Now, how do I get a human readble output out of this? (c/c++)
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Never mind, i finally found how to interpret these messages.

Is it possible to printf something like this instead?:

0000 01 00 01 fc 03 03 57 16 ea ce ec 93 89 5c 4a 18

(eg "fc" instead of "fffffffc" etc)
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void print_buffer(std::stream &dst, const void *vbuffer, size_t length){
    auto buffer = (const std::uint8_t *)vbuffer;
    for (size_t i = 0; i < length; i++){
        if (i % 16 == 0)
            dst << std::hex << std::setw(8) << std::setfill('0') << i;
        dst << ' ' << std::hex << std::setw(2) << std::setfill('0') << buffer[i];
        if (i % 16 == 15)
            dst << std::endl;
    }
}
Thank you :)
An unsigned byte has 0-255 (256, 8 bits worth) total values. When printing to the screen a subset of those are printable (many of the ones near zero are not printable) and you use the ones that make sense for text. In binary any byte can be any value and trying to print it gives nonsense. The only sensible way to print binary to the screen is 1 byte at a time, usually in hex but integer format is ok at times, so you can see the true value rather than gibberish.



Okey so no extra encoding/encryption is added to the initial tls message and the reason why the output was strange is because every possible value/char that a byte can represent is not printable?

And also, is everything stored as ones and zeros, then when we want to print to screen/file (eg std::cout) there is a translation going on?
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I just wrote the code in the editor, the arg should have been unsigned char* buffer, rather than char* buffer. You're seeing artefacts of sign extension.

I used printf because the code fits on one line and it should be obvious what it's trying to do; simplicity.

If you're struggling to just see the https conversation, I would assert that you are not yet skilful enough to write a TLS 1.2 implementation in line in your server.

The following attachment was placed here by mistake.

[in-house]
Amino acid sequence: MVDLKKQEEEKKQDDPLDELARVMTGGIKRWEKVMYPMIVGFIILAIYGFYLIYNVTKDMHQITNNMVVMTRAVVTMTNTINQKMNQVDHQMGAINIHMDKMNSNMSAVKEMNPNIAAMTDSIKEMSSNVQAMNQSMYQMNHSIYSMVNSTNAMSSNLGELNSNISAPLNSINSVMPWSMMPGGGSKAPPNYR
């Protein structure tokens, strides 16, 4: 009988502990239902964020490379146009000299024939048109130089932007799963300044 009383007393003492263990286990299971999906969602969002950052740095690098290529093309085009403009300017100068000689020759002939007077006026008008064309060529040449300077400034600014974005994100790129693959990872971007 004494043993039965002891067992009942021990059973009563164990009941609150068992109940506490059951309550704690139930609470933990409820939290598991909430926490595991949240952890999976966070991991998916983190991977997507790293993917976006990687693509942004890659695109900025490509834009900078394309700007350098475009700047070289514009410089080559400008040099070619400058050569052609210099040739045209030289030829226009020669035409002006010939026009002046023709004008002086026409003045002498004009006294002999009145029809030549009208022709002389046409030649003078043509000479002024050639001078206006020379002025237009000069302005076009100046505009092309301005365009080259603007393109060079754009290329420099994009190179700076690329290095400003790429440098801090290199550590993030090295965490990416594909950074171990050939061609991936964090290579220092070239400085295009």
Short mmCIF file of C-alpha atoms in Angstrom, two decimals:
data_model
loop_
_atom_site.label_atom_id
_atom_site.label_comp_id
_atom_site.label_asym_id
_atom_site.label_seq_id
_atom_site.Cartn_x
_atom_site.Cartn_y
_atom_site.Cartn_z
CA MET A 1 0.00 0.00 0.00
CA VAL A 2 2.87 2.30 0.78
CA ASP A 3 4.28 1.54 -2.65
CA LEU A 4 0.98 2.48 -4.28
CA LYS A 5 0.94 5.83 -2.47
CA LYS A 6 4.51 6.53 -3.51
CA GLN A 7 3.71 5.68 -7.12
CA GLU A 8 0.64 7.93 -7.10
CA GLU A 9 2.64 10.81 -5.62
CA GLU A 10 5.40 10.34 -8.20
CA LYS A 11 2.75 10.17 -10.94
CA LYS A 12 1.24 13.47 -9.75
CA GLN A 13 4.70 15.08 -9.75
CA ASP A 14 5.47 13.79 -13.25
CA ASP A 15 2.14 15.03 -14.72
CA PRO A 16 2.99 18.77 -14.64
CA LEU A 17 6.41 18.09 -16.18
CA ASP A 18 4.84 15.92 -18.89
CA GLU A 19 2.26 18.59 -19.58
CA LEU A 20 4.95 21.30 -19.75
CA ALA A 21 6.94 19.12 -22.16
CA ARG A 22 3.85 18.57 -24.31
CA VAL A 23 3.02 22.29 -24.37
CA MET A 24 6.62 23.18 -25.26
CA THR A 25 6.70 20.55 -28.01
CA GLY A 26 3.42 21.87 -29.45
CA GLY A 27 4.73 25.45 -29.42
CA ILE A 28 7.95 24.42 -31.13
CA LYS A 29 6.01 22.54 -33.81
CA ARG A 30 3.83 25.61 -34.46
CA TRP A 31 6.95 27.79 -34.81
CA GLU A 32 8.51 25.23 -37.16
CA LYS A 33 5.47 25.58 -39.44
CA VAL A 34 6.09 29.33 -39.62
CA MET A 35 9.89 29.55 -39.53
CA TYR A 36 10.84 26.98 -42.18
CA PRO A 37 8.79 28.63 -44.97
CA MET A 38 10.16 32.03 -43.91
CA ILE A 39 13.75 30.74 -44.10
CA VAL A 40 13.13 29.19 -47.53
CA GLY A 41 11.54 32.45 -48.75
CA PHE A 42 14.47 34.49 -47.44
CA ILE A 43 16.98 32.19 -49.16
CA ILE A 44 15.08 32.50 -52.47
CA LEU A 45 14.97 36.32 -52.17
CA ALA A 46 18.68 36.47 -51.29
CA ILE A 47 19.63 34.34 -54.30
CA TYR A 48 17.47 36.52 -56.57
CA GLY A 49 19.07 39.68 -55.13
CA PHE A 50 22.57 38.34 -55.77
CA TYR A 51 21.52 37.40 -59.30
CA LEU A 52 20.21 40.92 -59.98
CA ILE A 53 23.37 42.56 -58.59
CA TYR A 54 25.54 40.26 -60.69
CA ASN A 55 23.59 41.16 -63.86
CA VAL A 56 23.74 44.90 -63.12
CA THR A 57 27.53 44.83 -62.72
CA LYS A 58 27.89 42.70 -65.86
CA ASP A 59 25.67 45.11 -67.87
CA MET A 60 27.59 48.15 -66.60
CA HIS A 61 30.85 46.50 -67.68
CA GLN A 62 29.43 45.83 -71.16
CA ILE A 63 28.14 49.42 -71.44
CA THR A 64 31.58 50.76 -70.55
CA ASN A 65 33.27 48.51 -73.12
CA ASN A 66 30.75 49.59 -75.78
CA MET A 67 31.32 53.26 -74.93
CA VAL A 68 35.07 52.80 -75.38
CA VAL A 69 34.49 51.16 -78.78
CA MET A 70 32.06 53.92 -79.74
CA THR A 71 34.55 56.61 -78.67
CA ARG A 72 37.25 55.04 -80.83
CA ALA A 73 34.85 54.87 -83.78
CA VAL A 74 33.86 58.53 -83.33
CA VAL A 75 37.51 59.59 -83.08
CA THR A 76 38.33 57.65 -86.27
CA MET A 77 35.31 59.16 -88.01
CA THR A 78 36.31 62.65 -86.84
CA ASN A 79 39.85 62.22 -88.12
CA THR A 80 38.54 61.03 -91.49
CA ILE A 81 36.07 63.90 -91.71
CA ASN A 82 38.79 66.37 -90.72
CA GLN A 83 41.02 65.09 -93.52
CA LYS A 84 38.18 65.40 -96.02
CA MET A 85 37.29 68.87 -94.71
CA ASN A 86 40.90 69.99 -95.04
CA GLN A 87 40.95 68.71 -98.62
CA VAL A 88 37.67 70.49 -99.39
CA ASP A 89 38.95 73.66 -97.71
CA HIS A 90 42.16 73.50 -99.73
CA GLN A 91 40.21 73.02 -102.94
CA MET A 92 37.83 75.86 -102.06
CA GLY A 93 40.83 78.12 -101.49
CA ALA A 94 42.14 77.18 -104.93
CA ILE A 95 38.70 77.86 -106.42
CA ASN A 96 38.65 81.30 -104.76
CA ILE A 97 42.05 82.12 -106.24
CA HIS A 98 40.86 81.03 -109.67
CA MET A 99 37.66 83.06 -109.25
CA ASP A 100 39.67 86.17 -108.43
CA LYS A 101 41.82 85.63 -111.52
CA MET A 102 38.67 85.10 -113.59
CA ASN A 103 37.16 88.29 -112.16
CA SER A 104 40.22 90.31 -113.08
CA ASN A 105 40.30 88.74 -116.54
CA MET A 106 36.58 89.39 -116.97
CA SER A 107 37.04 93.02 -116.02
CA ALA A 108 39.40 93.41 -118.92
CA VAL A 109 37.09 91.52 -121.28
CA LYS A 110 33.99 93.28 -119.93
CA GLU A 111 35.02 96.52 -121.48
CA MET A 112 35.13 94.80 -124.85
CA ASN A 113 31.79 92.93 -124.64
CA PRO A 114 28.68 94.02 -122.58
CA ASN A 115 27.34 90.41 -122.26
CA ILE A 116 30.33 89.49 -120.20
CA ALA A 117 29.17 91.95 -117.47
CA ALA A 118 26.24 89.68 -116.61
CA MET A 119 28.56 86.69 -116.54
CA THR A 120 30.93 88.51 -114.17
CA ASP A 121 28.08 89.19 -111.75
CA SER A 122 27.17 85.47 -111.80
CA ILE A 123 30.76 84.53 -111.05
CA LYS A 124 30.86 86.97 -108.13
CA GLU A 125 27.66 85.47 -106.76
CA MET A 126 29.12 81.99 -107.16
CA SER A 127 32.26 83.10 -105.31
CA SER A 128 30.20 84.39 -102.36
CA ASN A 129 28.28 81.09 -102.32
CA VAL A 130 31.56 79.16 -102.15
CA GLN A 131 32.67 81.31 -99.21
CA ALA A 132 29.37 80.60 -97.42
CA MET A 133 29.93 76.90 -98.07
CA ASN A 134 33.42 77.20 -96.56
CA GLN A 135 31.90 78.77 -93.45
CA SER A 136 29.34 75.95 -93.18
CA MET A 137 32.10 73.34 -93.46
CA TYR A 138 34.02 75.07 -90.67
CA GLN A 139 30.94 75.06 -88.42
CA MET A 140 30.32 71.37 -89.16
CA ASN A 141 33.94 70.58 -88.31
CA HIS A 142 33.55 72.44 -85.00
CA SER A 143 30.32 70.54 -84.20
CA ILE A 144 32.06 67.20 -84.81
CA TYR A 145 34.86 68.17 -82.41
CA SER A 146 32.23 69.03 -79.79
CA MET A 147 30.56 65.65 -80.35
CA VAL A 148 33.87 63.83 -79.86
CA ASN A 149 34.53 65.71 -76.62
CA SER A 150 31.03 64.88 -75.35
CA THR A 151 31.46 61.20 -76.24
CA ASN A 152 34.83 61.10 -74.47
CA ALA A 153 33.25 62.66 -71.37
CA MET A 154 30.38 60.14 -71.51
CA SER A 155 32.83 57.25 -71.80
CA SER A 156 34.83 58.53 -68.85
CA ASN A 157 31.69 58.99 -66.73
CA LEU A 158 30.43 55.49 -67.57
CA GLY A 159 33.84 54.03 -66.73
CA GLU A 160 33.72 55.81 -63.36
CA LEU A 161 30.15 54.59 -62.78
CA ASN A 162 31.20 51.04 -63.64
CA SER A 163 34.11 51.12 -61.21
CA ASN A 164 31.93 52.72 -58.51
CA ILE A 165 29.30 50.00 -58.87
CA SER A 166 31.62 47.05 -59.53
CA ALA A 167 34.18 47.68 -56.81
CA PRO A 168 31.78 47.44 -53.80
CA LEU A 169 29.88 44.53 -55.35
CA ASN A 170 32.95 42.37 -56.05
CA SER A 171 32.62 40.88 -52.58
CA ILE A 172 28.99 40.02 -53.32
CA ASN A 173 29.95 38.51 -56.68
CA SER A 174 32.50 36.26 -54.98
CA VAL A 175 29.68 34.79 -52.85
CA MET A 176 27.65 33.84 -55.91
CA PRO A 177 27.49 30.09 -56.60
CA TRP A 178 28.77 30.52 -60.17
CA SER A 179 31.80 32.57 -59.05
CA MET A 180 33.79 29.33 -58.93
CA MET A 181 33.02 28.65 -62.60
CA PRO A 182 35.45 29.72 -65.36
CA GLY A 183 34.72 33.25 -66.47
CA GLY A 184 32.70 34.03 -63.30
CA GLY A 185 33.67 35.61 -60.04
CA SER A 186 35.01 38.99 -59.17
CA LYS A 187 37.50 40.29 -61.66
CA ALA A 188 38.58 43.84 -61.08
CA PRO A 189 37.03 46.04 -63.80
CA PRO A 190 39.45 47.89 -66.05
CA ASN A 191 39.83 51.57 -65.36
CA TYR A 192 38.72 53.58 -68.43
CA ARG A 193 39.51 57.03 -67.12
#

I've already pointed you to a practical solution, use a 3rd party library that wraps openssl, like Poco.
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I messed up.
 
dst << ' ' << std::hex << std::setw(2) << std::setfill('0') << (int)buffer[i];
Okey so no extra encoding/encryption is added to the initial tls message and the reason why the output was strange is because every possible value/char that a byte can represent is not printable?

I do not know what TLS does (encrypt or not). But yes, not every byte is printable on all consoles in all modes and the default (ascii) absolutely has unprintables in the first 20 or so values, google ascii table.

everything in a computer is in bytes, in binary but in groups of 8 bits per chunk. It is just not handy to make hardware that can deal with 1 bit sized items, and not very useful, and for a number of reasons 8 bits became the standard. you are printing the binary in hex.
look ... the value of a number is an abstract concept, and its representation is for whatever purpose. Lets take the number 5.
in binary: 0101
in hex for 1 byte: 05
as a double: 5.0
as a roman numeral: V
and on and on we can go.... they all mean "five"

you are printing hexidecimal or hex for short.
the computer cannot print binary with a cout / printf flag but its easy to translate between hex and binary as each hex digit is a lookup of a 4 bit value so a little 16 entry table can convert. It is rare to want to see pure binary even as a coder. Some coders muddle hex and binary at times, talking about a 'binary file' for example which is really 'a file of raw bytes' and is usually 'printed in hex'.
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If you're struggling to just see the https conversation, I would assert that you are not yet skilful enough to write a TLS 1.2 implementation in line in your server.